Skip to main content

Help, I’ve got OCDQ!


Lucy Moran 3 minute read Data quality

Here at Experian Data Quality I am a Business Analyst so on a daily basis I spend my time analysing vast amounts of data. I love data so looking at spreadsheets and turning higgledy piggledy information into meaningful insights, is well my perfect job.

I have always been a perfectionist. But over time this has changed and adapted as I have moved through my working life. Over the last year or so my compulsion has taken on a new form

Data Quality.

In my quest for perfection I did some pretty intense Google searches and came across a highly relevant site. Jim Harris, a Data Quality Consultant has his own blog named the OCDQ blog (Obsessive- Compulsive Data Quality). Jim named his blog after his own obsessive-compulsive tendencies around data quality. I suggest you take a look at it (that’s if you haven’t discovered it already). He offers great thoughts and advice around data quality and its related disciplines.

As I read on I couldn’t believe my eyes. ‘OCDQ affects millions of people worldwide.’ As I stared gobsmacked at the screen, it suddenly occurred to me, I was one of them.

OCDQ had sneaked up on me overtime and without realising it, I too was a sufferer.

These are the symptoms that I suffer from:

  • A desperation to identify and fix Data Quality issues.
  • Aching to find the root cause of Data Quality errors.
  • The need for 6 monthly eye tests and headaches caused by eyeballing pages of data checking for errors or inconsistencies.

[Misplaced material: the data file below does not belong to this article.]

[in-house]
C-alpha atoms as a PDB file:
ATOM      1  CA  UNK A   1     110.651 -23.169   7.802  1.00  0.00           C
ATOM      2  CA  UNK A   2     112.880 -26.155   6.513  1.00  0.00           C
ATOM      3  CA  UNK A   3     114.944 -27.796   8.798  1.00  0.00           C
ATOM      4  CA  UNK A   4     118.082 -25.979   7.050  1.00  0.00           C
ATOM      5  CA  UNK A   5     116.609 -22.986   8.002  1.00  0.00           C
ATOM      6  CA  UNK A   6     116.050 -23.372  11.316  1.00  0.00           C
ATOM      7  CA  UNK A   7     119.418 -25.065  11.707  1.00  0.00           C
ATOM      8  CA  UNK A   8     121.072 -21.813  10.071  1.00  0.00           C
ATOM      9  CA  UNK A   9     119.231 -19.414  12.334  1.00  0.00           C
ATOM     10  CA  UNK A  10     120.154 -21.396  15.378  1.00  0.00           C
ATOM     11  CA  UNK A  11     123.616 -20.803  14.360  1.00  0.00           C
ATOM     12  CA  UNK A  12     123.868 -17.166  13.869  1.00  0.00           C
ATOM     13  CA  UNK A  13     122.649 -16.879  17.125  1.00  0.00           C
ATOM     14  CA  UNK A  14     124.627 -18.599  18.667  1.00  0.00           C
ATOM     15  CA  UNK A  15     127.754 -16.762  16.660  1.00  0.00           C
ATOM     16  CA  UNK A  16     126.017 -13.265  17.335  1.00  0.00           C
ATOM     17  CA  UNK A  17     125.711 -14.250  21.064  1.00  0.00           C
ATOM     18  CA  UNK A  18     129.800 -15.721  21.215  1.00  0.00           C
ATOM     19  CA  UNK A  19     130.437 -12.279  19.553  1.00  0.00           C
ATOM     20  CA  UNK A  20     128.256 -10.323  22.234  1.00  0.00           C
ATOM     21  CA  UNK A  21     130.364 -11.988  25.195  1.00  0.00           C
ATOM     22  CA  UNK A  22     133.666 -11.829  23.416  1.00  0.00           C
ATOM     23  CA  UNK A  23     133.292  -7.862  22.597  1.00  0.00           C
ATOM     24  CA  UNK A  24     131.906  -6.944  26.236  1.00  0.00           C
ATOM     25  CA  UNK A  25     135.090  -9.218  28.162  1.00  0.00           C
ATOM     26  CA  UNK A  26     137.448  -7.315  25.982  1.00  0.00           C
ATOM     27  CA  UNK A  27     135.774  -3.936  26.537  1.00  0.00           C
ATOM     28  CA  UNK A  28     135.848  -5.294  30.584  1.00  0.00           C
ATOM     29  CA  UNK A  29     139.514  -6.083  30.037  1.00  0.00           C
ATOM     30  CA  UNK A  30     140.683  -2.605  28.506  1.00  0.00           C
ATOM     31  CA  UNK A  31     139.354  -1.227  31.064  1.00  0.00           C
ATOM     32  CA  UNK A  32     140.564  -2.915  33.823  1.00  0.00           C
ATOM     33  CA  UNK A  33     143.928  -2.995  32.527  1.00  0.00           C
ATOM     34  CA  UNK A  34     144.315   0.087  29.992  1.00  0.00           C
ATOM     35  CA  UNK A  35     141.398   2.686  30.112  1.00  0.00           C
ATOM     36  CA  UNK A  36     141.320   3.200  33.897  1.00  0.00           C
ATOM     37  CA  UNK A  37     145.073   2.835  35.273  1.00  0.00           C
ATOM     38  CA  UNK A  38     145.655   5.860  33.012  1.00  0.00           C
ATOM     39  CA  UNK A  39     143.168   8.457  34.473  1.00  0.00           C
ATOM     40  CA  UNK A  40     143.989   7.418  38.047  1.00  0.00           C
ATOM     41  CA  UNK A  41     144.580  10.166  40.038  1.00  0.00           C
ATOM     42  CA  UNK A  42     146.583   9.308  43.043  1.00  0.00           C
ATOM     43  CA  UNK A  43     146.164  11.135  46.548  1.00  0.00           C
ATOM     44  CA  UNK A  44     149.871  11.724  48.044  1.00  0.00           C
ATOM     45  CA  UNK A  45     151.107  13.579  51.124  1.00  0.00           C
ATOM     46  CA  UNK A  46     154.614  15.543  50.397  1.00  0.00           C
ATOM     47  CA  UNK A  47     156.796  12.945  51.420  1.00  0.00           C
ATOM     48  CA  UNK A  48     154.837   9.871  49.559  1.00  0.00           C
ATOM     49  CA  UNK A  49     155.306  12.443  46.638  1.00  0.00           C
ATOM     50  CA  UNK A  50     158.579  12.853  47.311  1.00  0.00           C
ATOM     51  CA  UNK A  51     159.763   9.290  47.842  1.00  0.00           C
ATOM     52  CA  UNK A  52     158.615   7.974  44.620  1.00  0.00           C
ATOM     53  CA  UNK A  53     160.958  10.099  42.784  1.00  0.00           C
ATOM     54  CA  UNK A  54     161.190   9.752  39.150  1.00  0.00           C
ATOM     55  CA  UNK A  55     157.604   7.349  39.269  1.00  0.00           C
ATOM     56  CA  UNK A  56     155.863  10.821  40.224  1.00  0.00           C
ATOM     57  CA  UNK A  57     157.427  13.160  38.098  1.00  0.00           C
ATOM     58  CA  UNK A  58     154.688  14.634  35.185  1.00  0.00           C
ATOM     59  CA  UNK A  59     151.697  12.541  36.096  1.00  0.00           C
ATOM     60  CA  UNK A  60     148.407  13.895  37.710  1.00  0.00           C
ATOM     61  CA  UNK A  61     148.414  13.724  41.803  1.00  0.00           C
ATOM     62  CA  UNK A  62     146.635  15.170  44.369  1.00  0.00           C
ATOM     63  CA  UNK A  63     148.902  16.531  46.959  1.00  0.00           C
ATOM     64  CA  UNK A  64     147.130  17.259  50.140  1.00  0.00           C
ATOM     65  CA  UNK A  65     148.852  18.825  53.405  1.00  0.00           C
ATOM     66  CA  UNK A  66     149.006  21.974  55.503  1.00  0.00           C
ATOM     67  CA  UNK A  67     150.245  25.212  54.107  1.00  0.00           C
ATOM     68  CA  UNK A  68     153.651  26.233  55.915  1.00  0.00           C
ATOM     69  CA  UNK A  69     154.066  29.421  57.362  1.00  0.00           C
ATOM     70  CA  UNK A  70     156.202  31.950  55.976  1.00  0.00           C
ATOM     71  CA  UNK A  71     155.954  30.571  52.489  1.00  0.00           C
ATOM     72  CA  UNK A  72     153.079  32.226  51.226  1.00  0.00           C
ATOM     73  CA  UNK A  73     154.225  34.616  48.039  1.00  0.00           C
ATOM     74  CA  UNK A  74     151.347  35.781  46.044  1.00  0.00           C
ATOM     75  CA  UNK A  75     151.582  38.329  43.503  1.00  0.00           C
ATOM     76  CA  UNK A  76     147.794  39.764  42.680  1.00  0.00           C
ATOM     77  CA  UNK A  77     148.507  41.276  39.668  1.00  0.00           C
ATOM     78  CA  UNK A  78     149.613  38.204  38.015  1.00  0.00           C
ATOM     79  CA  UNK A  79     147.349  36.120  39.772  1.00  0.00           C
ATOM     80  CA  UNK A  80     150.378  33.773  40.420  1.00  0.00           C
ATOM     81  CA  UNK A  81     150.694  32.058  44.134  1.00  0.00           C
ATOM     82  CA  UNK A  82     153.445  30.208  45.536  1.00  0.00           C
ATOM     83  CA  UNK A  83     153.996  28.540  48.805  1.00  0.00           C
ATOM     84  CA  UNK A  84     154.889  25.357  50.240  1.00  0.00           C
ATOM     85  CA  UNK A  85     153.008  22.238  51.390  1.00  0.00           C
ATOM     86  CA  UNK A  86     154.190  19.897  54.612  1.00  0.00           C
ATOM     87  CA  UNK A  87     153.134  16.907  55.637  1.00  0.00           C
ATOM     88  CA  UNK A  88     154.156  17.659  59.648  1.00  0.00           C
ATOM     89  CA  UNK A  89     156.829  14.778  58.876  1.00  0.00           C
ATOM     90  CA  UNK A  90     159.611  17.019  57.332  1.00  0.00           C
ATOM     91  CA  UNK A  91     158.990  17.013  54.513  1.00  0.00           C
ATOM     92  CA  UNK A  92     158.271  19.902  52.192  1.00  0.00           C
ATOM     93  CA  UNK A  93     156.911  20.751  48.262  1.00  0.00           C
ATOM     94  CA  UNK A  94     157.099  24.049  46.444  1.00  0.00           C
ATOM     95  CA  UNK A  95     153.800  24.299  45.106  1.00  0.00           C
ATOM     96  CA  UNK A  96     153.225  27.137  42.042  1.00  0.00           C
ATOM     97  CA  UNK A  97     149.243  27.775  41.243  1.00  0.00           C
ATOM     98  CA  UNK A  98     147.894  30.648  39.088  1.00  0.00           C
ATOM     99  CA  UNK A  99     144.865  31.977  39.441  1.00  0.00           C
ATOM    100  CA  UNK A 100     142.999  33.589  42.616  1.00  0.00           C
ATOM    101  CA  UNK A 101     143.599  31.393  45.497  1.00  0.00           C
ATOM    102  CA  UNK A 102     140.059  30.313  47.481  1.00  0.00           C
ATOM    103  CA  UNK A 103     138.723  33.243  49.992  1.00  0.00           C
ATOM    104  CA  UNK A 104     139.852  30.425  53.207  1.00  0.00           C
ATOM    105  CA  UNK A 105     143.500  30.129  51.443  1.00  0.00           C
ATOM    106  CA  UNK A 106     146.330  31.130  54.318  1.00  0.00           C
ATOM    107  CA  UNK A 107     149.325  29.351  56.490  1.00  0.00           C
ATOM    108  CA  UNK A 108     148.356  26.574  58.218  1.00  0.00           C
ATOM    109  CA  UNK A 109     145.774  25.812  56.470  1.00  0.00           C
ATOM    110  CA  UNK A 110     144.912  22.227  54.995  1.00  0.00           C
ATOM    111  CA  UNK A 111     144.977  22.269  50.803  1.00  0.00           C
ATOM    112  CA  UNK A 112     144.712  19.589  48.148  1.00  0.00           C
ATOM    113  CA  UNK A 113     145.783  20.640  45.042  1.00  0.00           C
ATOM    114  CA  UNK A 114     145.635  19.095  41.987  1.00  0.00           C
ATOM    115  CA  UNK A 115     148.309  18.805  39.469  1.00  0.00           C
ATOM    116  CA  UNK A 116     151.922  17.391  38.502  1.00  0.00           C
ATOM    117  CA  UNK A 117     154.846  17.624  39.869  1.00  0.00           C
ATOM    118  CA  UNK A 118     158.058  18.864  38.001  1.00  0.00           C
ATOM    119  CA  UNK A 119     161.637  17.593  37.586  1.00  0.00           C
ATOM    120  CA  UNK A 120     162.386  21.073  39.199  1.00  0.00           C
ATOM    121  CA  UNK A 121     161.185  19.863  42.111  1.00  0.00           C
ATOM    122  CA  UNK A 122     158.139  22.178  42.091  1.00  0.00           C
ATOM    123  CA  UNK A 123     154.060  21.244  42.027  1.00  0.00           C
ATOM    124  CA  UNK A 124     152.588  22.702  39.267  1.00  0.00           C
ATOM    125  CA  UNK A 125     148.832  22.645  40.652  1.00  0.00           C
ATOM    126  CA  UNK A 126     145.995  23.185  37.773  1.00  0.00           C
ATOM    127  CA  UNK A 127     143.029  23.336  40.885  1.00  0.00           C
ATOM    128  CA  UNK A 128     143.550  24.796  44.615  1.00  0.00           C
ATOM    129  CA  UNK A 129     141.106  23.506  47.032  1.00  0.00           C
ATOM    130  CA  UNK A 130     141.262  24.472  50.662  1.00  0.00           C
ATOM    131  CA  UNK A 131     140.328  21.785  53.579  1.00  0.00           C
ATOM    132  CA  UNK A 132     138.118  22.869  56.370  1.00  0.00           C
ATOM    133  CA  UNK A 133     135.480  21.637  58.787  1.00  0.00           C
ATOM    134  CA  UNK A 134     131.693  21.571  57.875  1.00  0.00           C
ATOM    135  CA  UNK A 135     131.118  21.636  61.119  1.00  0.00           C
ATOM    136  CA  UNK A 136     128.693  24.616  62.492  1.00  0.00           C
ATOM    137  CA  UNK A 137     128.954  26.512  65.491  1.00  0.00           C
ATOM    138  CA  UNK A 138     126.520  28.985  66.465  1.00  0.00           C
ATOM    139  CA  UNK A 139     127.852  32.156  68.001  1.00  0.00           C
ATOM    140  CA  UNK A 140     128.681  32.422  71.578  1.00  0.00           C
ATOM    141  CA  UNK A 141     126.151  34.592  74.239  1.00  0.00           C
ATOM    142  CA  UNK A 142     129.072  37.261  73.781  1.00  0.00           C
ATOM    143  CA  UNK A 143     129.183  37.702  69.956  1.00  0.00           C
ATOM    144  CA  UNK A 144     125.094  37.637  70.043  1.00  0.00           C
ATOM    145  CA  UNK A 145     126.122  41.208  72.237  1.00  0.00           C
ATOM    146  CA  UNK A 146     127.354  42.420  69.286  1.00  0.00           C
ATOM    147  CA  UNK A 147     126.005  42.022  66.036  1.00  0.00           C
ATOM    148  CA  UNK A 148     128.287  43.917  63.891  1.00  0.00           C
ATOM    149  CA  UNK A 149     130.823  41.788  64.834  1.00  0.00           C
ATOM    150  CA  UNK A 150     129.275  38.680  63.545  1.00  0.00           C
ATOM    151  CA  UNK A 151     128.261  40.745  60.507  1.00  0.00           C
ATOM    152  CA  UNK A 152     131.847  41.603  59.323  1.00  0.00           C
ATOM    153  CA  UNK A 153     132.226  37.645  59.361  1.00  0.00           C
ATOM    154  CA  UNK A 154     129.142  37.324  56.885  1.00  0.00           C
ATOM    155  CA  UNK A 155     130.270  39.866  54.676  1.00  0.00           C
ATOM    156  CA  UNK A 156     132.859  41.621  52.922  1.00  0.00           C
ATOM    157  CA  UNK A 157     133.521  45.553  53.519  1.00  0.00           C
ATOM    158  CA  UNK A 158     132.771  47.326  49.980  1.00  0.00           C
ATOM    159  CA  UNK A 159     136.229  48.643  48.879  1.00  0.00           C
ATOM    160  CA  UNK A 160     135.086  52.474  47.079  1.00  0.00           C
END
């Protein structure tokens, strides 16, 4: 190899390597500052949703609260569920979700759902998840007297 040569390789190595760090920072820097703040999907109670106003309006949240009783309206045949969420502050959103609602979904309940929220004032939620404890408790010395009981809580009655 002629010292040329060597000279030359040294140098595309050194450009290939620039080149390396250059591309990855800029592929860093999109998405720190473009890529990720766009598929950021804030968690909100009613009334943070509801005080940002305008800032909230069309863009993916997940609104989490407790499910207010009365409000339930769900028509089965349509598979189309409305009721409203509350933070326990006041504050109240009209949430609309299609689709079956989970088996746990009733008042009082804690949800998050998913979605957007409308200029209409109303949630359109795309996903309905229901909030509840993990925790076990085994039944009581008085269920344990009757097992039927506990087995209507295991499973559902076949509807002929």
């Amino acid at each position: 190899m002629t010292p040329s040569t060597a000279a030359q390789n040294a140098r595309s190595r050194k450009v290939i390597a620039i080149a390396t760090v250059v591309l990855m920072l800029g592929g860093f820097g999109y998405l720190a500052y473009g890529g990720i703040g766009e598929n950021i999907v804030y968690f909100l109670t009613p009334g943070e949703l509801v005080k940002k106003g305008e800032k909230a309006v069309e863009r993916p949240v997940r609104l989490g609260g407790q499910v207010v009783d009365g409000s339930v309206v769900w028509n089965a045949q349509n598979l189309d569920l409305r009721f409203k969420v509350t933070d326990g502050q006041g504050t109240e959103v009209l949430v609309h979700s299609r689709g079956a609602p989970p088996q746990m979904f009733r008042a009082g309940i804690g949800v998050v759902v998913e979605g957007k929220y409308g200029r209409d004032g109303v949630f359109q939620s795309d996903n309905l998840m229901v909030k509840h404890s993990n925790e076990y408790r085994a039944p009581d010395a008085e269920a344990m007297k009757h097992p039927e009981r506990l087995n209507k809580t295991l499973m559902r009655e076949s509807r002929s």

If any of the symptoms above sound familiar you may well be in the early grips of OCDQ!

Luckily, I have developed ways of taking control of my data affliction.

  • Acceptance – Accept that you are passionate about Data Quality. Once you do this you can tackle your OCDQ head on and with impact.
  • Understand the depth of the Data Quality problem you are dealing with. Until you fully understand the true extent of your data issues you will not be able to decipher what the best cure is for you. Next, identify what an acceptable level of data quality looks like for you. Understand where you want to be with you data so you can draw up the appropriate steps to get there.
  • Research – Research the best cures for Data Quality problems, compare tools and techniques to ensure you are best equipped to tackle the problem.
  • Repair – Decide which Data Quality problems cause you the most pain and start to tackle those first.
  • Grow – Build on the work you have already done and start to become proactive in your approach to the problem as opposed to reactive. It's important to remember that Data Quality is a journey. Once you have reached your objectives, start again. Your data will constantly be changing so it's important you keep revisiting your initial objectives.

The important thing to remember is that you are not alone. Seek help for the symptoms you are suffering and you too will be able to adjust to life with OCDQ.